As a new year begins, many organizations have plans to update or re-design their standard contracts or term templates. Such projects usually aim to consolidate changes that have occurred since the last revision; perhaps to reduce the length of the agreement; maybe even to simplify language. But most do not ask fundamental questions regarding the overall efficiency or effectiveness of their terms or agreements.
What do I mean by efficiency and effectiveness? As an example, few (I hope) would disagree that contracts are vehicles for communication, ensuring that the parties understand their obligations and commitments. So a valid question might be to ask how easy is it for people – the actual users of these agreements – to understand your contracts? Can they quickly find relevant content and will they correctly interpret it?
It has been some years since organizations started to recognize the need to improve the quality of their external communications. There was a revolution in the design of forms and documents, ranging from product specifications or installation instructions, through to Annual Reports. Yet in many cases, contracts and their related documents remain untouched, or have been impacted in only superficial ways. The fact that contracts are in general not 'easy to use' has a variety of negative consequences and some organizations are grasping this point and looking for more fundamental ways to re-work their existing portfolio.
IACCM is involved with this in two ways. One is the Contract Design Award, introduced in 2013 and providing expert advisory services on 'best practice design', together with the potential for successful applicants to display the IACCM Award logo on their contract documents. The criteria against which IACCM evaluates contract quality are:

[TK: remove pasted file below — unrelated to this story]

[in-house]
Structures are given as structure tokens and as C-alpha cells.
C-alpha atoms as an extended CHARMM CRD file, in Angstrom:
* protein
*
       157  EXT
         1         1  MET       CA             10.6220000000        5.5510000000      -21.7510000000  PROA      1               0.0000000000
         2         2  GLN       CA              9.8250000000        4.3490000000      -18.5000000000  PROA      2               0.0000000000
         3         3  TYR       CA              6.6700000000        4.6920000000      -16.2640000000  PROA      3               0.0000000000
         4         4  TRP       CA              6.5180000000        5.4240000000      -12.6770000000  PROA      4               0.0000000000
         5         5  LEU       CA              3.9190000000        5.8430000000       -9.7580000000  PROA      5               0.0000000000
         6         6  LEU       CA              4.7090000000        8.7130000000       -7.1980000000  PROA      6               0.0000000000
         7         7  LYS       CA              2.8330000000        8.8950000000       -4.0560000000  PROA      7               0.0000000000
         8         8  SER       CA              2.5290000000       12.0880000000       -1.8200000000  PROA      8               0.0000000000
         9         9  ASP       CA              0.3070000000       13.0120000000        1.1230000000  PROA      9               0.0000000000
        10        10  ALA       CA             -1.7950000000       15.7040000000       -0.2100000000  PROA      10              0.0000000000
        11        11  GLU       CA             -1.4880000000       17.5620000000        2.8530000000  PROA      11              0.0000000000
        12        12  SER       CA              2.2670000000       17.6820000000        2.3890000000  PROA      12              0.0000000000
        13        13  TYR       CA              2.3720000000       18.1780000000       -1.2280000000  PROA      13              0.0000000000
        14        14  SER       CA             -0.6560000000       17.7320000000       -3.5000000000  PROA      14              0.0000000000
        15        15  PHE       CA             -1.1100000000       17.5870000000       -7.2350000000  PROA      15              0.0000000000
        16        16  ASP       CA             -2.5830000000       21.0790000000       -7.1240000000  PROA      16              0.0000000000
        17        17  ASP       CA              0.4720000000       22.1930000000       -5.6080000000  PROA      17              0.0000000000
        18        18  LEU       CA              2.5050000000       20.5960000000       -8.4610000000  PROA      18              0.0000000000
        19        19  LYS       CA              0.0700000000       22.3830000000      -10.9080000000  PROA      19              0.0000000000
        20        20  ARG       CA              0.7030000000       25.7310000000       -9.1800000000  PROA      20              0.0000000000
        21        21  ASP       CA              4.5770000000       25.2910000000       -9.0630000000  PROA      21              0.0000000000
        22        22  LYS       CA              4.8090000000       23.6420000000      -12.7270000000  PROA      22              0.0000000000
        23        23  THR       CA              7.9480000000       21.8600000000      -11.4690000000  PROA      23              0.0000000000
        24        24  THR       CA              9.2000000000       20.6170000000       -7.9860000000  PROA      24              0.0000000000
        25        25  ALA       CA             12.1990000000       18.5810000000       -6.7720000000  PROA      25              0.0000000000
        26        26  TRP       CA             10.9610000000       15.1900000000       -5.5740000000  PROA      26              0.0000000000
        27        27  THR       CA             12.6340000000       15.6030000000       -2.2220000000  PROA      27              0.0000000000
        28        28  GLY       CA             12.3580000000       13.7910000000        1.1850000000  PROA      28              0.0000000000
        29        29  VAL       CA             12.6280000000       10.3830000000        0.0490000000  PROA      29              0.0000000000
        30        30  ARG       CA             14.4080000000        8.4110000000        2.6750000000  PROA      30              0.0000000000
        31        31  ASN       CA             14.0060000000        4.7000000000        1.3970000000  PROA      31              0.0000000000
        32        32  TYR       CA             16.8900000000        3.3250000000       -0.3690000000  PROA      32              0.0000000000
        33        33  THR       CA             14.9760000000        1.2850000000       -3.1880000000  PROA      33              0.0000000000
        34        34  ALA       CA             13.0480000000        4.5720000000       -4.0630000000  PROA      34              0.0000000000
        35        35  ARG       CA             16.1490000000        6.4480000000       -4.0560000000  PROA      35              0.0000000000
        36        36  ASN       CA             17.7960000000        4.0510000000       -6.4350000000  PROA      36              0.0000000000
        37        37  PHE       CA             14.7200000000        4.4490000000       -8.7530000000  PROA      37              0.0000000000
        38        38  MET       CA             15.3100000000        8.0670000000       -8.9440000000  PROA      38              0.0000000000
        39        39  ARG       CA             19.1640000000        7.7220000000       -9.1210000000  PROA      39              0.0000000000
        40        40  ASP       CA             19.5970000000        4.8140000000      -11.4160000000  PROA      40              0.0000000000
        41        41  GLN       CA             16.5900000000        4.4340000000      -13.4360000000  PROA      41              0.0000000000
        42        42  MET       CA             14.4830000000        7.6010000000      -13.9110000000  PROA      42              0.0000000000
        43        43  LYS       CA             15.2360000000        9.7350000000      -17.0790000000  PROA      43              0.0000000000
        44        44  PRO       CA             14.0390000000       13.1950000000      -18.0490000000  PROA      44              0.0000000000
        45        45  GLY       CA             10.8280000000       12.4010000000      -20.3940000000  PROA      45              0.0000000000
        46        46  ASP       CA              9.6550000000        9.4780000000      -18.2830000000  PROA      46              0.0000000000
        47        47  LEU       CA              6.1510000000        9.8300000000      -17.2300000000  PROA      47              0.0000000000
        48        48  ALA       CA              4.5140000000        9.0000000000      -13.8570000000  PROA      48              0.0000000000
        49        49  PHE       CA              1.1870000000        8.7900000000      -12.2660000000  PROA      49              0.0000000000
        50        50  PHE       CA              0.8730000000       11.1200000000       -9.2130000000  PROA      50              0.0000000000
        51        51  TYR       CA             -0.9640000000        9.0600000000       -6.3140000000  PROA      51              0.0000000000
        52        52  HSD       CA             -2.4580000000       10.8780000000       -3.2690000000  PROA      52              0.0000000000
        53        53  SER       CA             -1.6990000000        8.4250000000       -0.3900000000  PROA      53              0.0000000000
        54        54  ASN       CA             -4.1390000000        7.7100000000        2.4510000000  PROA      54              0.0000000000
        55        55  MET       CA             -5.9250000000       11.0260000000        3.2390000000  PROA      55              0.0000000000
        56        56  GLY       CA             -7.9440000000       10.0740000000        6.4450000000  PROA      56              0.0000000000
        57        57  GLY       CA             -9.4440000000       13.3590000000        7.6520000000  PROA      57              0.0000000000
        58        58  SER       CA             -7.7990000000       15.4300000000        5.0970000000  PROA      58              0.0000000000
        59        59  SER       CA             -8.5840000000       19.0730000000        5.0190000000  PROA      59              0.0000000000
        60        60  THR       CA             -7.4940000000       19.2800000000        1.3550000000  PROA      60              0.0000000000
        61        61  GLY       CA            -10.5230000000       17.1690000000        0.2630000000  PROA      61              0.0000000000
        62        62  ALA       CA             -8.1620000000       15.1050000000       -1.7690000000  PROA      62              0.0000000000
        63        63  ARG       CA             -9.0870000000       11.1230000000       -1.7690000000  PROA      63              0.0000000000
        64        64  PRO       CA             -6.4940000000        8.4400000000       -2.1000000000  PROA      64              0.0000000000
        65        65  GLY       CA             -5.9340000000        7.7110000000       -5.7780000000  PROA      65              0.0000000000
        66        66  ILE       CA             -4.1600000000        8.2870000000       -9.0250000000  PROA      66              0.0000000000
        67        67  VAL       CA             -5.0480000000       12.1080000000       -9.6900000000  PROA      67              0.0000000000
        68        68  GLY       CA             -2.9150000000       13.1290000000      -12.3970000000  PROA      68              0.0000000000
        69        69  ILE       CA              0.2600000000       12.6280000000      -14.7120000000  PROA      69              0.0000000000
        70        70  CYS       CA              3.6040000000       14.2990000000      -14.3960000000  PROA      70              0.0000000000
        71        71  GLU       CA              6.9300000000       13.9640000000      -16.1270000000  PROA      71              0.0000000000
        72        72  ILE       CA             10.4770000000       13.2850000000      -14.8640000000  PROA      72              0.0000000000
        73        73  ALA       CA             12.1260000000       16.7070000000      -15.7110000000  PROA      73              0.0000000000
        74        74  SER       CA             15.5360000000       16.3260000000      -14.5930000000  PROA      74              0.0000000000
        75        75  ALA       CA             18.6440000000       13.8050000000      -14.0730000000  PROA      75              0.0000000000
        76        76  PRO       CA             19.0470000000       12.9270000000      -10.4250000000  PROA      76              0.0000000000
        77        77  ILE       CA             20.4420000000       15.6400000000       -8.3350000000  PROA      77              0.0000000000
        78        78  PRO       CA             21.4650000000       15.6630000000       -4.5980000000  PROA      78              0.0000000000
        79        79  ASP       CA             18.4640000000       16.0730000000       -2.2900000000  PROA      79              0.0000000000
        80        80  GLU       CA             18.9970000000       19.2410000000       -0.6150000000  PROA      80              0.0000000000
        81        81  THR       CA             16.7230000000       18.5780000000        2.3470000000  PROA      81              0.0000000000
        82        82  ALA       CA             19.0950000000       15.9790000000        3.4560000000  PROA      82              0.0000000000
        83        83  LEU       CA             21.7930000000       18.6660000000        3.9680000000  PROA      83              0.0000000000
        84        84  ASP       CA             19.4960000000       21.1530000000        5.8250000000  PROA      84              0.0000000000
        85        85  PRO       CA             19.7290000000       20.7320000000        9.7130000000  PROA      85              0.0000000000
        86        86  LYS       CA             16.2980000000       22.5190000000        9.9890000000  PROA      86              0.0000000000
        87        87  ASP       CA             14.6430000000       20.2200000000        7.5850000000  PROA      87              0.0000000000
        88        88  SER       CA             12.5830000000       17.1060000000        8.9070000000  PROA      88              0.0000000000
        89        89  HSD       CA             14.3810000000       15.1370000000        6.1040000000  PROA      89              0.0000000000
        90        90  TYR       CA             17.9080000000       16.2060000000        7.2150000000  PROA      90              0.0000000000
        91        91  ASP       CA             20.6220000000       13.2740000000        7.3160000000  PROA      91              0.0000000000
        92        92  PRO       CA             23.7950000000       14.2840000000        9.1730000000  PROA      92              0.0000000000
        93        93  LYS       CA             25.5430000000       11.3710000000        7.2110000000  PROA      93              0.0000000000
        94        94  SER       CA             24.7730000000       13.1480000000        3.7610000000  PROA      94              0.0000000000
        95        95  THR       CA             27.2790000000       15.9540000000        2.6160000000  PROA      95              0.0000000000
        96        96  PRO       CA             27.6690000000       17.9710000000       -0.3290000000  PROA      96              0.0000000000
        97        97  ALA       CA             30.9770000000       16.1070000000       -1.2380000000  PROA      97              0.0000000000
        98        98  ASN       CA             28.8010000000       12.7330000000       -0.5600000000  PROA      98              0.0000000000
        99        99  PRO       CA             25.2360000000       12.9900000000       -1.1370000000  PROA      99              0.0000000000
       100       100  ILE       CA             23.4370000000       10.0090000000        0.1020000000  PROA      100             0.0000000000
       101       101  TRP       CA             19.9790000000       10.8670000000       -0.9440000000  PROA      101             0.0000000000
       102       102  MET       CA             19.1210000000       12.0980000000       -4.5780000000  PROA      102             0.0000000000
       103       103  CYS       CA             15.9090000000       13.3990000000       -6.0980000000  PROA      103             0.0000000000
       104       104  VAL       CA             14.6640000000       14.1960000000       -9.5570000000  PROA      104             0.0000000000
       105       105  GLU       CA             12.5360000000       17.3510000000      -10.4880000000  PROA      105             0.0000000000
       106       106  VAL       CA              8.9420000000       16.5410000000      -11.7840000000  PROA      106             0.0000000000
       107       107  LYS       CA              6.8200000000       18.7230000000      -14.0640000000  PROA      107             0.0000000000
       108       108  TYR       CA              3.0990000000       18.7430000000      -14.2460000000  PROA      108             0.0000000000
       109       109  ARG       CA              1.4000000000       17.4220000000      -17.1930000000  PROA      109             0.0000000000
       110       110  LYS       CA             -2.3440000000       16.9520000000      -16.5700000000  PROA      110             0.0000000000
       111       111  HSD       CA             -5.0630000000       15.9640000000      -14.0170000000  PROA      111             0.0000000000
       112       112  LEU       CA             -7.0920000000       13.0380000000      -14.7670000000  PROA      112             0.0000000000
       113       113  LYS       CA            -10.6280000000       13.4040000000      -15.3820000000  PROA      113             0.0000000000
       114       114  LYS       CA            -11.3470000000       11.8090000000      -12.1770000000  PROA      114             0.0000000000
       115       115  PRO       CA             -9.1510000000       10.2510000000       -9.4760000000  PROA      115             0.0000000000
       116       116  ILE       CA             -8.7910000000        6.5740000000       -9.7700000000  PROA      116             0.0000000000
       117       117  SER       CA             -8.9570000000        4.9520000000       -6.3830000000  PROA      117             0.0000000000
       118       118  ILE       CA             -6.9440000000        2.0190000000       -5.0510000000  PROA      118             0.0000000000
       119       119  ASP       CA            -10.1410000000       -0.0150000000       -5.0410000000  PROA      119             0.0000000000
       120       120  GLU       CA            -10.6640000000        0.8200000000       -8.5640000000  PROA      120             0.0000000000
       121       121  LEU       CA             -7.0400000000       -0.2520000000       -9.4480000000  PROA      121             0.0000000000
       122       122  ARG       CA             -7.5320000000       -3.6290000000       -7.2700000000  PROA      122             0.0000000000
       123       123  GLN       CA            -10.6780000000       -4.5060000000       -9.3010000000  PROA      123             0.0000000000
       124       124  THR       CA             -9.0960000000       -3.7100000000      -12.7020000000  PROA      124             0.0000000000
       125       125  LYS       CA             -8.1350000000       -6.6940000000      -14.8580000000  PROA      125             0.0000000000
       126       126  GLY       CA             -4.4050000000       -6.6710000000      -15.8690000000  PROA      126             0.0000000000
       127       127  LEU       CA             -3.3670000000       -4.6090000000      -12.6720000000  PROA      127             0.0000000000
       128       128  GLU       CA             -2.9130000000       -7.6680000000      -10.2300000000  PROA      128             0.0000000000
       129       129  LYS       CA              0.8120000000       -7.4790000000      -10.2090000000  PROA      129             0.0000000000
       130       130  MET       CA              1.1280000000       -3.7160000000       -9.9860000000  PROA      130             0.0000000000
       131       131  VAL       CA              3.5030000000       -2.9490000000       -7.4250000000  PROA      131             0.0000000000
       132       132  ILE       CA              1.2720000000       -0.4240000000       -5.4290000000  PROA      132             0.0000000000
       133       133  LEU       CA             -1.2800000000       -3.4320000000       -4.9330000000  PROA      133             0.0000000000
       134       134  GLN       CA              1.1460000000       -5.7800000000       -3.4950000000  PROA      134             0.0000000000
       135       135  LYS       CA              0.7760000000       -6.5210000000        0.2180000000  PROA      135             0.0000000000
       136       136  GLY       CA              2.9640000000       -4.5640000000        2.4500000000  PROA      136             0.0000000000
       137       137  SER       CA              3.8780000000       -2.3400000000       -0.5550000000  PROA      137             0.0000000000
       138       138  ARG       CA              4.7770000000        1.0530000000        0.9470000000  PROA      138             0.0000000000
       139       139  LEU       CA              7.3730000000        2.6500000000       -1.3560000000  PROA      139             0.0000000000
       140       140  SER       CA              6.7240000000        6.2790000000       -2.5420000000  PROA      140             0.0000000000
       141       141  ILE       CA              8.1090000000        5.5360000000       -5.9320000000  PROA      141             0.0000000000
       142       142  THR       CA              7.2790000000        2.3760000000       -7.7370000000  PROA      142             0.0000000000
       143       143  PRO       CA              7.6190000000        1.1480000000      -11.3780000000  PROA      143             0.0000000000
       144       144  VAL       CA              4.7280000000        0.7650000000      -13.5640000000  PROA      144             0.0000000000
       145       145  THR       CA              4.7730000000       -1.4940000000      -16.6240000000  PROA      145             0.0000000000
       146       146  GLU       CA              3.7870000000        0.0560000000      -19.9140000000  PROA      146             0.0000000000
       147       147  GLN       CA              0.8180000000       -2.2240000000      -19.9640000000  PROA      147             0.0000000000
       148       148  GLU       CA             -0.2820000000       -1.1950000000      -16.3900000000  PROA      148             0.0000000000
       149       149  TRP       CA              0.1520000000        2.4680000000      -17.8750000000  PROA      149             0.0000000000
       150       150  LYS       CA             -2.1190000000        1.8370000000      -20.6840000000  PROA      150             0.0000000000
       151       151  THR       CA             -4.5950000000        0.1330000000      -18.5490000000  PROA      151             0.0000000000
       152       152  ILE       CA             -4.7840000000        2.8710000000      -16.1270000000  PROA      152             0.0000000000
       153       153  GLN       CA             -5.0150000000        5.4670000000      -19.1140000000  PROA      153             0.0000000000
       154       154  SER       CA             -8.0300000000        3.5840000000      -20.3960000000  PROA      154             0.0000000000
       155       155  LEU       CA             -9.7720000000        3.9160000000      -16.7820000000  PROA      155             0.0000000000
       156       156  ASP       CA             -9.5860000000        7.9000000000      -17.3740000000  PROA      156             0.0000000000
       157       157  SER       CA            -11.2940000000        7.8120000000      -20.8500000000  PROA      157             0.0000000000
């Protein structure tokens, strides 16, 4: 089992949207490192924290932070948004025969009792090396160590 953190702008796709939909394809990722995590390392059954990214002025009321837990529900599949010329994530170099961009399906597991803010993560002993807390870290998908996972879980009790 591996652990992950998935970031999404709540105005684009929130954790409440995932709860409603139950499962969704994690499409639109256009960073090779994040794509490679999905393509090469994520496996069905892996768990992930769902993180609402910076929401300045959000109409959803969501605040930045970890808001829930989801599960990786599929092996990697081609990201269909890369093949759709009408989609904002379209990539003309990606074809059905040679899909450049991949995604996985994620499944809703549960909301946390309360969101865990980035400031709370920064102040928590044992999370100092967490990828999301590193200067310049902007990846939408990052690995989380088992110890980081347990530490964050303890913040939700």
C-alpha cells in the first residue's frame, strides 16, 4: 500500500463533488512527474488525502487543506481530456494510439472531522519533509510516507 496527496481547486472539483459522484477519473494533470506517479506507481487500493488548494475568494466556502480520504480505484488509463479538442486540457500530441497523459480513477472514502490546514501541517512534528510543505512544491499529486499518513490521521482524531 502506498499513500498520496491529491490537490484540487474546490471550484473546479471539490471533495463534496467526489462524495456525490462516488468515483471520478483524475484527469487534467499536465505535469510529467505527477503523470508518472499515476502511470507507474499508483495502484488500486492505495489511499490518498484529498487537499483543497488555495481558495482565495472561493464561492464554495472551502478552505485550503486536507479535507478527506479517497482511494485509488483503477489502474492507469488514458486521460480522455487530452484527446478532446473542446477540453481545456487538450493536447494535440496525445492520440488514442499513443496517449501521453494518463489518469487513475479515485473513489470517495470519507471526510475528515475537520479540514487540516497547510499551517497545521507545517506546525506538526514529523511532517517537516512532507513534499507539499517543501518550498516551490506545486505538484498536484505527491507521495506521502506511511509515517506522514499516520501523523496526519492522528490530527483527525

Another, more fundamental, shift is when groups of companies band together to promote 'industry standards'. While such an effort is certainly not new, I am seeing it take new forms and wider scope. For example, these efforts are global and their goal is to reduce the amount of low value negotiation by establishing mutually agreed (buy-side and sell-side|) model terms or contracting principles. The aim is not to eliminate negotiation, but rather to ensure it is focused on issues of value – the areas where misunderstanding might arise or where improvements can increase the chances of success.
I believe we are nearing an end to the days when contract re-work was a purely internal affair, informed only by the wishes and desires of functional stakeholders. We have all been through that painful exercise where efforts to streamline or simplify are frustrated by the laundry list of items that interest groups push to include; or where we beat our hands against resistance to change; or where, through lack of external data, we really cannot answer management questions about competitive impact. So if contract re-work is on your agenda for 2014, are you clear about what you want to achieve and might IACCM help you to do it?